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Finding Changes in Real Data

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This talk shows practical methods for find changes in a variety of kinds of data as well as giving real-world examples from finance, telecom, systems monitoring and natural language processing.

Veröffentlicht in: Daten & Analysen
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Finding Changes in Real Data

  1. 1. © 2017 MapR Technologies 1 Detecting Change
  2. 2. © 2017 MapR Technologies 2 Contact Information Ted Dunning, PhD Chief Application Architect, MapR Technologies Board member, Apache Software Foundation O’Reilly author Email tdunning@mapr.com tdunning@apache.org Twitter @ted_dunning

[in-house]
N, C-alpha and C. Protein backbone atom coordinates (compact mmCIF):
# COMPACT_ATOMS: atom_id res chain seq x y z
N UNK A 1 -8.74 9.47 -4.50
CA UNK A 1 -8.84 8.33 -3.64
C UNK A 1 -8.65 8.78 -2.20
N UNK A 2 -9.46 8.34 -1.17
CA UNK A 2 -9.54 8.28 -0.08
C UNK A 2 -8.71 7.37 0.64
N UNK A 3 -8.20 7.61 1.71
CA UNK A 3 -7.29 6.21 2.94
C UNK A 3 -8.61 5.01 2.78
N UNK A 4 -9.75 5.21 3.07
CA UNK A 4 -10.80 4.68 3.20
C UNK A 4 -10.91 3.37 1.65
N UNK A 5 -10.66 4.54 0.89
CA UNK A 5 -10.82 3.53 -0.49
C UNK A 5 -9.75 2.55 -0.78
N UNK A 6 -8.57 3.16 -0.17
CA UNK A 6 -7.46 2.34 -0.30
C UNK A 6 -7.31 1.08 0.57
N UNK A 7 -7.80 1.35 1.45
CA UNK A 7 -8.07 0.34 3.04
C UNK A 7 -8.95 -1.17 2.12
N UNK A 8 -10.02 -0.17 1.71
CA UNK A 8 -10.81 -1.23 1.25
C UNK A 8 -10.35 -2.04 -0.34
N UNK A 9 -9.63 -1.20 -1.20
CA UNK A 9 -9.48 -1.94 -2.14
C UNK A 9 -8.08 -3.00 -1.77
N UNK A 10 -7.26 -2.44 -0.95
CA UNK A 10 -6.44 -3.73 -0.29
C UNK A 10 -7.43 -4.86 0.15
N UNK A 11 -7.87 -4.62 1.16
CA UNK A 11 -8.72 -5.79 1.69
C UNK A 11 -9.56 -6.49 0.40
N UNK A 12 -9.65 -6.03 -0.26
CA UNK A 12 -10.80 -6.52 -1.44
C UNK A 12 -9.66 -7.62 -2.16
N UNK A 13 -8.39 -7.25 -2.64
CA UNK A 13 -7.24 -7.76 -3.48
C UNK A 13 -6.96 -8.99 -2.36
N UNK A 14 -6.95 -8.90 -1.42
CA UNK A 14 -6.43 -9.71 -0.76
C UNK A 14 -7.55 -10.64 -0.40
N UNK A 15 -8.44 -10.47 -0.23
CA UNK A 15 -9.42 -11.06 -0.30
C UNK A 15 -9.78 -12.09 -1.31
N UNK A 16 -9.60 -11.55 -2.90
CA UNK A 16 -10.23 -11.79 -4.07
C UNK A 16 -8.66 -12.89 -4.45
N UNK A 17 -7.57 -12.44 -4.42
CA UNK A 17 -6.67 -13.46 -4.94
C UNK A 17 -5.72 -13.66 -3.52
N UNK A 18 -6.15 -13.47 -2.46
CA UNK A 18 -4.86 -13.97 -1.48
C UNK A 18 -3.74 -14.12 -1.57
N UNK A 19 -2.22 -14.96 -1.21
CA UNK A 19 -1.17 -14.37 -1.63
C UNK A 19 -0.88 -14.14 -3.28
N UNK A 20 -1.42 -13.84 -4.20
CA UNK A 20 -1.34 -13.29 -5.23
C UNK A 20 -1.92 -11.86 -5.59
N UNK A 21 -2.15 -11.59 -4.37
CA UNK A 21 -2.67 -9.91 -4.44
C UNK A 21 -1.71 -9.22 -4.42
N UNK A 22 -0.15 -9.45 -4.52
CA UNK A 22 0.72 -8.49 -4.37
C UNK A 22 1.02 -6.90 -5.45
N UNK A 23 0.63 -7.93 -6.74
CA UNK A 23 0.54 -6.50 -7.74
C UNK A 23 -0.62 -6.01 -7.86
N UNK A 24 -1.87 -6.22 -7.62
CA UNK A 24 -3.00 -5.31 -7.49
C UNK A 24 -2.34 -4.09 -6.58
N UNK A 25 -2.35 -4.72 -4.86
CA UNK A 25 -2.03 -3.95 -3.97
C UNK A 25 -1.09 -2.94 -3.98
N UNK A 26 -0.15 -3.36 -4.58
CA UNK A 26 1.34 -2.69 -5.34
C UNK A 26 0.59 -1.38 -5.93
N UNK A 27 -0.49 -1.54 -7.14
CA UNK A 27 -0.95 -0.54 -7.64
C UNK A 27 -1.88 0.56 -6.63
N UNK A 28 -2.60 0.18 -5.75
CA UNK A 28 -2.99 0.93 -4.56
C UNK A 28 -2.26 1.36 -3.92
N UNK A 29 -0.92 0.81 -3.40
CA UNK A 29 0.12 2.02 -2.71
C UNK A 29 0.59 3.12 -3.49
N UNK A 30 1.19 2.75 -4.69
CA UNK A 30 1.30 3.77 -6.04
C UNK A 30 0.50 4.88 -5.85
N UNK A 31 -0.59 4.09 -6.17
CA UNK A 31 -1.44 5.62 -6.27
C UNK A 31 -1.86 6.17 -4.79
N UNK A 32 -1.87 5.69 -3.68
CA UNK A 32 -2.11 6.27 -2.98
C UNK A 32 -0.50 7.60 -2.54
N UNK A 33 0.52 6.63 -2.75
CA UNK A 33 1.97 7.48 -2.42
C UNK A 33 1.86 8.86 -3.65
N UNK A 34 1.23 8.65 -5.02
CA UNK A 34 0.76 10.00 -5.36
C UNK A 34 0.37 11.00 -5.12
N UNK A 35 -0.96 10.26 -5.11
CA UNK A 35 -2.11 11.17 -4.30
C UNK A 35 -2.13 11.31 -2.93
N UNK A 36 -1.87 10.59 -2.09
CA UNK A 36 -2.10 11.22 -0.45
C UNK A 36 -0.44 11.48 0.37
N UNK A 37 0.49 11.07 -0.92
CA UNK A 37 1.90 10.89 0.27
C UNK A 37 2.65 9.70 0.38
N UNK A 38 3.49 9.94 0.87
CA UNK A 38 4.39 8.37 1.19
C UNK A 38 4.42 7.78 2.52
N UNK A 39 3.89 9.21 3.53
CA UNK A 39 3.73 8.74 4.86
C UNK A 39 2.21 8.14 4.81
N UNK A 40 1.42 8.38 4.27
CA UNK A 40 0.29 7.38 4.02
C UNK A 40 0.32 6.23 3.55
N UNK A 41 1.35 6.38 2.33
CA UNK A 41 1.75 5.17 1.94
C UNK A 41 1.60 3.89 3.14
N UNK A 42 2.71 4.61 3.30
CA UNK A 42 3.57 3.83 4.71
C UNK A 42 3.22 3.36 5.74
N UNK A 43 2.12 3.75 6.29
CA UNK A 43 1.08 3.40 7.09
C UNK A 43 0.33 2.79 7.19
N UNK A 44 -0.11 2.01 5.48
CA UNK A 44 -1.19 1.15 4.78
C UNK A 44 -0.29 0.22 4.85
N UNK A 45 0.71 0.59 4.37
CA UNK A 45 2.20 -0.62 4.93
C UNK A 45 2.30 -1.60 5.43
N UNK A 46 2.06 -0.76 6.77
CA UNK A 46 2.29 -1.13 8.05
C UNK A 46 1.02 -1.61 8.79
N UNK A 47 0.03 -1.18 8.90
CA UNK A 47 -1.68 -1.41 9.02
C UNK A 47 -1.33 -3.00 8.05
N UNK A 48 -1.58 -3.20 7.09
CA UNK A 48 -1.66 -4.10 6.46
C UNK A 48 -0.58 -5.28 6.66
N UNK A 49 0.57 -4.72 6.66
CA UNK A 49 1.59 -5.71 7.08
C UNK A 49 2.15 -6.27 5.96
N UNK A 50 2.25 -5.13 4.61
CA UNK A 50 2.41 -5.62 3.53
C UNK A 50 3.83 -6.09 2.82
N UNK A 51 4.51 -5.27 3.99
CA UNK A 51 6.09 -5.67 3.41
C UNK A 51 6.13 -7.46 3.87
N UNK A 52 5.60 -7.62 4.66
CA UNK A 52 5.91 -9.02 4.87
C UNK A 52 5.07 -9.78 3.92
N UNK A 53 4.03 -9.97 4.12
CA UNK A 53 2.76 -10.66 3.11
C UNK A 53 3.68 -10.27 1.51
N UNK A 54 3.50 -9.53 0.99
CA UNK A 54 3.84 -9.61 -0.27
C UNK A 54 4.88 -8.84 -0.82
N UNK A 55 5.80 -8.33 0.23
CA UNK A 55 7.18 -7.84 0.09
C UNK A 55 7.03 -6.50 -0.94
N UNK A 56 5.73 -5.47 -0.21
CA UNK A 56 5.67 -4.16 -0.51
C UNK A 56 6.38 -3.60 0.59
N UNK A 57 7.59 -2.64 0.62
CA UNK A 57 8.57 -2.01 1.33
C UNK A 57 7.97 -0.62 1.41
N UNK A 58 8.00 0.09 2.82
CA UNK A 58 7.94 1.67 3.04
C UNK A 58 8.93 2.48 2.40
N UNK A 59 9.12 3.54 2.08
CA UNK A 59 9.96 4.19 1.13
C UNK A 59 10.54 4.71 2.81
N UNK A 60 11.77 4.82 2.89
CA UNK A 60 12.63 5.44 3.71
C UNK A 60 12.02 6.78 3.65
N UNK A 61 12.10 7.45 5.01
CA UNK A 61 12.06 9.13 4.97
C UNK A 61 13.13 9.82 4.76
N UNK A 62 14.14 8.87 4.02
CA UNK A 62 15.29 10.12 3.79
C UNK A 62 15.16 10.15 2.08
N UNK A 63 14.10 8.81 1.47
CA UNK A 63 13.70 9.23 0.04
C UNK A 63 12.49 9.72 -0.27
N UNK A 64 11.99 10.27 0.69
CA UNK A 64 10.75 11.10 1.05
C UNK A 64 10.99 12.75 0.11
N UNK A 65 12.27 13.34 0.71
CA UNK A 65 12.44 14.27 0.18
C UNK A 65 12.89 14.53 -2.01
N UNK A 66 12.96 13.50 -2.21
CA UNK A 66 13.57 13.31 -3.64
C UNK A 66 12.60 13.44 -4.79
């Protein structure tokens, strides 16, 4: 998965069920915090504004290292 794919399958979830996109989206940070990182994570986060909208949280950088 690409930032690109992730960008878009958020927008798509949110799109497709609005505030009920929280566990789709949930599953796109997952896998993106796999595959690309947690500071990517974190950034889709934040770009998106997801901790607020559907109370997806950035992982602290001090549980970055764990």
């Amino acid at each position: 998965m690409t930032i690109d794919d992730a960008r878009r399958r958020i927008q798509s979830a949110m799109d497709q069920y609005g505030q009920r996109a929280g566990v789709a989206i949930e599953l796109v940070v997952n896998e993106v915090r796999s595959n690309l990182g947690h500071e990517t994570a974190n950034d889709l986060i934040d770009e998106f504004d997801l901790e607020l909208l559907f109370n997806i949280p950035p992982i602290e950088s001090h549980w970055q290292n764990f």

3. 3. © 2017 MapR Technologies 3 Who We Are • MapR Technologies – We make a kick-ass platform for big data computing – Support many workloads including Hadoop / Spark / HPC / Other – Extended to allow streams and tables in basic platform – Free for academic research / training • Apache Software Foundation – Culture hub for building open source communities – Shared values around openness for contribution as well as use – Many major projects are part of Apache – Even more minor ones!
  4. 4. © 2017 MapR Technologies 4 Basic Outline • Goal Setting • Basic Ideas – LLR (finding changes in counts) – Poisson rate change detection (finding changes in events timing) – Distribution estimation / visualization – Labeled events and adding labels • Free Improvisation on Themes
  5. 5. © 2017 MapR Technologies 5 Why Is This Practically Important • The novice came to the master and says “something is broken”
  6. 6. © 2017 MapR Technologies 6 Why Is This Practically Important • The novice came to the master and says “something is broken” • The master replied “What has changed?”